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Leviticus 6:1 – 8:36


In my approach to Torah, I see the text as myth, as spiritual parables, not reality. As such, the stories speak of universal archetypes relating to the human journey, and I often seek to unpack the deeper meaning of the text as if I were interpreting a dream or a vision. Such is the case with this passage in this week’s Torah portion:

               “The burnt offering shall remain where it is burned upon the altar all night until morning, while the fire on the altar is kept aflame…The Kohen shall…remove the ashes to which the fire has reduced the burnt offering on the altar and place them next to the altar. He shall then…carry the ashes outside the camp to a pure place. The fire on the altar shall be kept burning, it shall not be extinguished; and the Kohen shall kindle wood upon it every morning….” (Lev. 6:2-5)

Let’s imagine that the burnt offering represents the waking hours of our day and relates to how we “burn up” our time and energy. If lived mindfully, every day of our lives can become an offering of the best we have to give. Each day lived to the fullest is a day when we didn’t hold back—a day when we stepped into the “fire” of life fully and with great gusto, sharing the choicest aspect of our self regardless of our circumstances. The playwright George Bernard Shaw could well have been reflecting on these verses when he said, “I want to be thoroughly used up when I die.”

Menachem M. Schneerson, the late Lubavitcher Rebbe, taught that “every aspect of the physical Sanctuary has its counterpart in the inward Sanctuary.” That is to say, every aspect of the outer Tabernacle described in Torah represents an aspect of our inner being. For the Rebbe, the human “heart is the Altar.” (Torah Studies: Tzav). Our offering, therefore, has to be “burned upon the” heart. The teaching here is that if we want our actions in the world to be pure expressions of our True Self, they have to come from the heart space. These kinds of actions cannot be reasoned, premeditated, or calculated. They arise spontaneously of their own when we are radically present to the moment as it unfolds.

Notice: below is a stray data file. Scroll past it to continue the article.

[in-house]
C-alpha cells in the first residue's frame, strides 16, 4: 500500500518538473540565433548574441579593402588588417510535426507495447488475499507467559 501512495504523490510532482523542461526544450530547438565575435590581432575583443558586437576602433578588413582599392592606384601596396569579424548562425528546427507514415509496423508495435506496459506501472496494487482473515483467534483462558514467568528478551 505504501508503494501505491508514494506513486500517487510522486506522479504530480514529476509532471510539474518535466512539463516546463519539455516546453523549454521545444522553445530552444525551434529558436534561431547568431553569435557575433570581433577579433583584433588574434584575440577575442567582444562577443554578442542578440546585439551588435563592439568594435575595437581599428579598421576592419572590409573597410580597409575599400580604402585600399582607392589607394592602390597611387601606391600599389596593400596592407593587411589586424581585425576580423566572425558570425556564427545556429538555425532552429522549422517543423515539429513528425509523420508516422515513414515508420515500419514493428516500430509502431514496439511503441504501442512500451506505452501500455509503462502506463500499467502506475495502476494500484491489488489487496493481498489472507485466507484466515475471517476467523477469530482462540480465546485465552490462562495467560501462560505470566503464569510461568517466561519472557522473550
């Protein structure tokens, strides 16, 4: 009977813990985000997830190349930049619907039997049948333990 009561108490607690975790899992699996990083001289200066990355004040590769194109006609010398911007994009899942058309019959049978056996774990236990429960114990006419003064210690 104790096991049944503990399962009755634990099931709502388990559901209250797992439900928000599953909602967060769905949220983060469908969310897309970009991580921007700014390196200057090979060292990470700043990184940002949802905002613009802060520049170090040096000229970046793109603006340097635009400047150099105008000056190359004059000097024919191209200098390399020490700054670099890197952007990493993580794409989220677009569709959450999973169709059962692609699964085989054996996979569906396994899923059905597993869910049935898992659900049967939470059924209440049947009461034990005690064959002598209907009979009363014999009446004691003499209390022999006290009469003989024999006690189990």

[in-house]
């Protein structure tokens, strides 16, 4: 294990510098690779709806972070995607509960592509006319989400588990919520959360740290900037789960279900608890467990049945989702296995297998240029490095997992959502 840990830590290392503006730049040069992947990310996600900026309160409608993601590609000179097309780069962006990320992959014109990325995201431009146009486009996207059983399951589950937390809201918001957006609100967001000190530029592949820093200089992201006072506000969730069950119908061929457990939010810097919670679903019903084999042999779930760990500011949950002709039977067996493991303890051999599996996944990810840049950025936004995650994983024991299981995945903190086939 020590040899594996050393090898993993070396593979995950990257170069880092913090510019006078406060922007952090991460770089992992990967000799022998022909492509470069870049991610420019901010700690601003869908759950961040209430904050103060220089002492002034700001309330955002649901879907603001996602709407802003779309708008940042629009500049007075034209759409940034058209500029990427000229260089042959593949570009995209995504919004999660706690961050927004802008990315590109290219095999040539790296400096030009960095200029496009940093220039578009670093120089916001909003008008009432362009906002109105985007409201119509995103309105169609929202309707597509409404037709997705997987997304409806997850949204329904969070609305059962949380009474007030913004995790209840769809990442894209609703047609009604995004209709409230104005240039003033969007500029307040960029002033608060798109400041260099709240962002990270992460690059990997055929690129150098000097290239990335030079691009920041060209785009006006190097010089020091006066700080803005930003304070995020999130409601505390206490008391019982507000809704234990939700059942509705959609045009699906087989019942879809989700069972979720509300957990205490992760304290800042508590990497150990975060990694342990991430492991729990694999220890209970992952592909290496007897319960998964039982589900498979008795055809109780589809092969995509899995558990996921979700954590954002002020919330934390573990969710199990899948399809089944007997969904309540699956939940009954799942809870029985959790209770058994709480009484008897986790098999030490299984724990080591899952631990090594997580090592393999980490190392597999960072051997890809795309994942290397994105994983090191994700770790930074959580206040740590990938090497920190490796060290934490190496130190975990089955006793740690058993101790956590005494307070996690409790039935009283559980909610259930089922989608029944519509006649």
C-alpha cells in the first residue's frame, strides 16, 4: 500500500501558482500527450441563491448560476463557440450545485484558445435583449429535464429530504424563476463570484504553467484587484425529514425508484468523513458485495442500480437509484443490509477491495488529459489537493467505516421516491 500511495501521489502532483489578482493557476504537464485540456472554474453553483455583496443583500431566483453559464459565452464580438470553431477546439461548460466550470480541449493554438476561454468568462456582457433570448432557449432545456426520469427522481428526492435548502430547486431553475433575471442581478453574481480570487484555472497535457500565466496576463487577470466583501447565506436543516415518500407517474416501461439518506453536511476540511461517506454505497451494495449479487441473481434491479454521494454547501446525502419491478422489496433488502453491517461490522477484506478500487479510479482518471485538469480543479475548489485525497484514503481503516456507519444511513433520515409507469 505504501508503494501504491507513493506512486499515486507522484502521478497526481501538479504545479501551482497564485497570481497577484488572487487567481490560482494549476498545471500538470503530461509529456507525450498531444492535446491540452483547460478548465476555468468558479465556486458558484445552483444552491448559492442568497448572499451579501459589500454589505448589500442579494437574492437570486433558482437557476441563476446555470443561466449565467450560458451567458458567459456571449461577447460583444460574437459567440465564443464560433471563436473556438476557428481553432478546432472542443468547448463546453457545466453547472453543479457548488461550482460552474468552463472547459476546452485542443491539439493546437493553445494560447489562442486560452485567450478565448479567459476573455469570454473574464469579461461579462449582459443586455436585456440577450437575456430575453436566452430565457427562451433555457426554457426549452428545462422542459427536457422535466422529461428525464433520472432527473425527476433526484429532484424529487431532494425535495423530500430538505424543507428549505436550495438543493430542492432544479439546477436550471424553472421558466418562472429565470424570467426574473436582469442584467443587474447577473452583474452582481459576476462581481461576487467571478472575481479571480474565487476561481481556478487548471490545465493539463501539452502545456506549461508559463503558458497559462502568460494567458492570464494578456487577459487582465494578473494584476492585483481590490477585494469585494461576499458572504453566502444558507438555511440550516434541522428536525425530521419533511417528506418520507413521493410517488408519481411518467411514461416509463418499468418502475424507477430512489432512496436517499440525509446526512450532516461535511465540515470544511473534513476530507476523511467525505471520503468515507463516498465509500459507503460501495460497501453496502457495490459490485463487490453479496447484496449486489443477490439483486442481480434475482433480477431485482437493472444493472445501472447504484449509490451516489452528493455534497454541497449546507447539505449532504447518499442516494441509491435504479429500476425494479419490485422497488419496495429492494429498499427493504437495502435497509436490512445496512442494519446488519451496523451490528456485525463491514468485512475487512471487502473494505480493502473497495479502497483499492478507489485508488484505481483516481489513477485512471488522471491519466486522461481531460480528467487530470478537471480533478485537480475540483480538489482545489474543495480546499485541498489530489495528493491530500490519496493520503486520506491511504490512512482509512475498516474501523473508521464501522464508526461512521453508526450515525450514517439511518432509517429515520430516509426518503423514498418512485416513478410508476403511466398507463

Furthermore, Torah seems to be saying that as we practice acting from the radically present heart, the shadow of our subconscious and the limitations of our deeply rooted conditioning begin to dissolve. What is being “burned upon the altar” is “all night,” i.e., all the dark aspects of our self. And this continues “until morning,” until the dawn of the Light of Being that eventually outshines our inner darkness. There is a caveat, however, to this process. We “shall…remove the ashes…and…carry [them] outside the camp to a pure place.” Every day we have to let go of the ashes of that day’s burning , releasing both the good and the bad of what was, letting go of whatever keeps us entangled to the past, whether for good or ill. This doesn’t mean we deny the past; whatever happened, happened. But as we break free from its hold on us, we carry our past “outside the camp to a pure place,” so that it no longer clouds our way and blocks our evolution. In the words of a Chasidic master, “The commandment here to remove the ashes hints that as we burn up the waste in our lives we are uplifted each day, and then we are given new light” (Yehuda Leib Alter of Ger, Emet Commentary, Tzav).

This “new light” is the opportunity we have to “kindle [new] wood… every morning.” Every morning a fresh start with a heart clear of the ashes of yesterday, ready to live every moment in the radical fullness of the present. May the light of our heart shine in the most beautiful ways.